First post of the year for “Detourism: Venice newsletter”, the newsletter prepared by the Tourism Office of the Town of Venice, is sent free of charge to hundreds of subscribers every week, providing valuable food for thought and insights on the history, art and culture of Venice.
We are proud to publish some selected contents of such newsletter (see previous post: “Detourism for the Up and Down the Bridges“). On our website, in several episodes, we will only present some samples (see all posts in our archive page “Detourism Newsletter“), but the invitation addressed to all the friends of the Up and Down the Bridges is to fill in the online form proposed by the Town of Venice to receive it directly in their email box every week.
Special thanks to the Councillor for Tourism for having enthusiastically welcomed this new important collaboration between TGS Eurogroup and the Tourism Office of the Town of Venice and for giving us the precious opportunity to publish on the pages of this blog some extracts from this newsletter, both in Italian and in English.
Let’s discover the very place which inspired the Culture Route of Su e Zo per i Ponti 2020/2021: the Island of San Francesco del Deserto, celebrating 800 years since the visit of Saint Francis of Assisi! Enjoy your reading!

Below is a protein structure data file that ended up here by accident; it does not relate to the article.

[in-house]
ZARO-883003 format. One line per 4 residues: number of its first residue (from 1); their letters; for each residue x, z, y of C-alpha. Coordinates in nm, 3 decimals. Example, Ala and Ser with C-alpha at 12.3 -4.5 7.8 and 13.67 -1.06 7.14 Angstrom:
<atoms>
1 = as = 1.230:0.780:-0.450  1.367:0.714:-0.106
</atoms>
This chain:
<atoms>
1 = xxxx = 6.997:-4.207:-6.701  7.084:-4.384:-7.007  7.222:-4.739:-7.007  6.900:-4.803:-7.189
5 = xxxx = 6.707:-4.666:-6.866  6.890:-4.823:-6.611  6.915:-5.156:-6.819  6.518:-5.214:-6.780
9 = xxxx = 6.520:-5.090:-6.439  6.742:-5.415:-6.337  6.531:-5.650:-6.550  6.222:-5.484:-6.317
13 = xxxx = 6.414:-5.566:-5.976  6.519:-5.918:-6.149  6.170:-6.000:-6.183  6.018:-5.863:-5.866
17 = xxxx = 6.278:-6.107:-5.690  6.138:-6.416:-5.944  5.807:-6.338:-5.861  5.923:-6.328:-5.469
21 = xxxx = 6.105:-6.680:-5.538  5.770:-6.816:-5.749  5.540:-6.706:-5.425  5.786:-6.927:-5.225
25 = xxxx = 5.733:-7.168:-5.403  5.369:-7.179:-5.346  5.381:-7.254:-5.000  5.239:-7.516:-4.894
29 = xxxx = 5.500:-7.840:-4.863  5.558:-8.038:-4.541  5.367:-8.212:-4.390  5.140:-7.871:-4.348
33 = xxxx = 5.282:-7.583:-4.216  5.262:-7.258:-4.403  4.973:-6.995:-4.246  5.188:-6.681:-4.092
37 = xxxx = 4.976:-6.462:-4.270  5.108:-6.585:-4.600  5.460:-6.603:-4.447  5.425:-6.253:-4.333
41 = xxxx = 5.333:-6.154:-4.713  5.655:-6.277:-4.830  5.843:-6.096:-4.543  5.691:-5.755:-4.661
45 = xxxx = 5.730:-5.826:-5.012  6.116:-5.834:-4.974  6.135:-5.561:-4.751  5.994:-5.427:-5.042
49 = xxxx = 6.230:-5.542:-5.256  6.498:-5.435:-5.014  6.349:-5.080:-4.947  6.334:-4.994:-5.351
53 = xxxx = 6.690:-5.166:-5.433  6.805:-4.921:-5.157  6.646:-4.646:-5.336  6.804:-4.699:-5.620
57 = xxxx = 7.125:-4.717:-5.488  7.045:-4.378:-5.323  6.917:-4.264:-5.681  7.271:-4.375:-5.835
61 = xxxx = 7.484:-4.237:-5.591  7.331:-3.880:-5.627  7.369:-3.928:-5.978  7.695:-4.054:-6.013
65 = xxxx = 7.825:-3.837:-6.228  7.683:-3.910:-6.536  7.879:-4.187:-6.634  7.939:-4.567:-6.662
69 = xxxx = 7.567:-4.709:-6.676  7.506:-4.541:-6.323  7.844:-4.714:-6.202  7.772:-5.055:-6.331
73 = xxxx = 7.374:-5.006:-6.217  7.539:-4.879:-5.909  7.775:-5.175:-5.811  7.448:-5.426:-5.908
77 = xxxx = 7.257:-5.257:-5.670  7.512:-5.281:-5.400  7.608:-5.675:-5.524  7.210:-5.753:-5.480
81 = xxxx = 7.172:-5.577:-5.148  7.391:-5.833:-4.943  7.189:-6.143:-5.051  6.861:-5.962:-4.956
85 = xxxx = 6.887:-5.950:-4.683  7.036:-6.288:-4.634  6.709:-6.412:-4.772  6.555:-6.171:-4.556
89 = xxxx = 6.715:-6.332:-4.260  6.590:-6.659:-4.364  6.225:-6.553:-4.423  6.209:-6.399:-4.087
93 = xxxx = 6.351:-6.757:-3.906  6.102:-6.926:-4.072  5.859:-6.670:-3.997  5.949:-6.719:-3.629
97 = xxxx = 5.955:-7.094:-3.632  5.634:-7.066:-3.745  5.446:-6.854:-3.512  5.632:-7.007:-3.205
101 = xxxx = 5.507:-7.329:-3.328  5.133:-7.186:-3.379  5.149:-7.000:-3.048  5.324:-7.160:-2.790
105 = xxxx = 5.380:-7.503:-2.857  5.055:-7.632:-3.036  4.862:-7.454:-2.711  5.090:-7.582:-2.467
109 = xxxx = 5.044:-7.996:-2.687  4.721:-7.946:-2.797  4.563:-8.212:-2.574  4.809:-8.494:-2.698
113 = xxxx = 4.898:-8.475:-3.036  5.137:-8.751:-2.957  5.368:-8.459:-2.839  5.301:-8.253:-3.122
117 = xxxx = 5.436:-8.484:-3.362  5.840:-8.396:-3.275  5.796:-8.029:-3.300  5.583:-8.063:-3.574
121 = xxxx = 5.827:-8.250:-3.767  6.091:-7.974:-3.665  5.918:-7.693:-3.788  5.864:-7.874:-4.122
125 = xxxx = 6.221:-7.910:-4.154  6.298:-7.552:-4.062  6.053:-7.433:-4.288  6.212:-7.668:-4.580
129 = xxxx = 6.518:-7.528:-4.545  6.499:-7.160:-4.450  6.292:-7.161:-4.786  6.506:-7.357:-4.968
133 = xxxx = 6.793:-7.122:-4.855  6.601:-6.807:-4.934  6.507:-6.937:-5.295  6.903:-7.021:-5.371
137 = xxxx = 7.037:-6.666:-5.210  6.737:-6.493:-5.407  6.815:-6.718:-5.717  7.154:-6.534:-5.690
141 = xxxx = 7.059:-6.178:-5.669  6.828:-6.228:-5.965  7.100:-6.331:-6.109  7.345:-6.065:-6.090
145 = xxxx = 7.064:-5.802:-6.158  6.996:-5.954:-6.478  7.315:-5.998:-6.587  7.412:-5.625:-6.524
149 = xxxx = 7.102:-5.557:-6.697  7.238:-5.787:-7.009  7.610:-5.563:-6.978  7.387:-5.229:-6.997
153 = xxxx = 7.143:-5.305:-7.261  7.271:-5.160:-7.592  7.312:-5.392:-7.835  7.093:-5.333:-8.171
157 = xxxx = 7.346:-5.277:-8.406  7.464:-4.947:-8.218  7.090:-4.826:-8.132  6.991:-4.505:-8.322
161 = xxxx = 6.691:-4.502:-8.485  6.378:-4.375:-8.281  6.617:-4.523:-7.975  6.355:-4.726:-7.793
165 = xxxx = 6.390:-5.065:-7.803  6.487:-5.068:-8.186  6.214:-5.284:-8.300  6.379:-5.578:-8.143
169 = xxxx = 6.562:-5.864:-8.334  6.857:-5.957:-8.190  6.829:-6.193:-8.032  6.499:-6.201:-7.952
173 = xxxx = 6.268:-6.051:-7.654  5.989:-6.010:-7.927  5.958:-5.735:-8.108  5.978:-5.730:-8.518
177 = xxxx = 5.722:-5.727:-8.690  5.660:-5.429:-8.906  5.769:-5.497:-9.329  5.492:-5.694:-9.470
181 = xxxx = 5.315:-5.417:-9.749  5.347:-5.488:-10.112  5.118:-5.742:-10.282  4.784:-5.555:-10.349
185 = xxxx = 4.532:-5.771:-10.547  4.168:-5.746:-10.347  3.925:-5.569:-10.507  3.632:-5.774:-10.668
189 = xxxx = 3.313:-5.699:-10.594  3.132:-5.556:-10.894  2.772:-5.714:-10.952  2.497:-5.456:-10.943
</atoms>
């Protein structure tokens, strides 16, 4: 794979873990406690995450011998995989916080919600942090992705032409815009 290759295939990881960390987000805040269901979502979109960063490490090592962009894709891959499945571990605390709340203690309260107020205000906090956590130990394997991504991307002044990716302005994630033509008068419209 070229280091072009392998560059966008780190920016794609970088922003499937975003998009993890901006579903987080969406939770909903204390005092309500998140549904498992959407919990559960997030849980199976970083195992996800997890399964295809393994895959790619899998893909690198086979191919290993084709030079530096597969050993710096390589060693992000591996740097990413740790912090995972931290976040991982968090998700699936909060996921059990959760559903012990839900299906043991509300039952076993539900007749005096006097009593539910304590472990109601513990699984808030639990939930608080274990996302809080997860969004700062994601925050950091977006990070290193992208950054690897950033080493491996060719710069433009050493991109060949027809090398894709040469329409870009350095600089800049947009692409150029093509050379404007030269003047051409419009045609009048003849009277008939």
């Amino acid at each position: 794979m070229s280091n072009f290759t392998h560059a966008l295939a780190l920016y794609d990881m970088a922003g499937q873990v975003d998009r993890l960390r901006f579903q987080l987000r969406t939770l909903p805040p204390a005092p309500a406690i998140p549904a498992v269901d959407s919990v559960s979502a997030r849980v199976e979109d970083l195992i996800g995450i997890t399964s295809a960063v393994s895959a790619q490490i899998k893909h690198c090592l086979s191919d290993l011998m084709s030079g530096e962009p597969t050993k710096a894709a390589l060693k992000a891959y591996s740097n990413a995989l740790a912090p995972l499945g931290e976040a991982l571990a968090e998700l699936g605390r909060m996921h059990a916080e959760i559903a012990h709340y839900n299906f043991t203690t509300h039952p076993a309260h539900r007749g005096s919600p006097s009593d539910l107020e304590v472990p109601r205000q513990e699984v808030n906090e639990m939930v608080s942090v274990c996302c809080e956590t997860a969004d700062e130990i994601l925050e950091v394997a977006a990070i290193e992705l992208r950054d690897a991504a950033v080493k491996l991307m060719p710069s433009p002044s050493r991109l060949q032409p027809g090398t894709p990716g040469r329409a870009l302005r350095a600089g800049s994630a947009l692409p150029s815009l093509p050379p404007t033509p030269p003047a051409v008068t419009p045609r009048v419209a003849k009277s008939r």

San Francesco del Deserto is a small island inhabited by Friars Minor, right in the heart of the lagoon north of Venice. The hermitage celebrated 800 years of history this year; according to tradition, in the spring of 1220 the island hosted Saint Francis of Assisi, patron saint of Italy, on his return from the Holy Land. Having returned aboard a Venetian ship, Friar Francis probably reached Torcello, then an important historical centre as well as the Bishop’s seat. But Francis was looking for a quiet place to stop and pray and reflect.
Once he landed on a small nearby island, owned by the Venetian nobleman Jacopo Michiel, he was welcomed by a multitude of singing birds, as his biographer San Bonaventura da Bagnoregio tells us. In 1233 (just five years after Friar Francis of Assisi was canonised), Jacopo Michiel donated the island to the Friars Minor, stating that a small church had already been built on it, one of the first in the world to be dedicated to the Saint of Assisi. The name of the place dates back to the fifteenth century, when the island of San Francesco was abandoned – deserted – for a few years due to the lagoon’s unhealthy conditions. The island is now open to visitors seeking peace of mind and meditation, who wish to rewind by strolling in the park, or visiting the church and the cloister. The tour is guided by a Franciscan friar. Free donation. The island can be reached with Laguna Fla’s B line.
Find out more about on San Francesco del Deserto!
[source: La newsletter di Venezia, N° 37/2020 del 02.10.2020]
[picture by ildirettore / Wikimedia Commons, CC BY 3.0]
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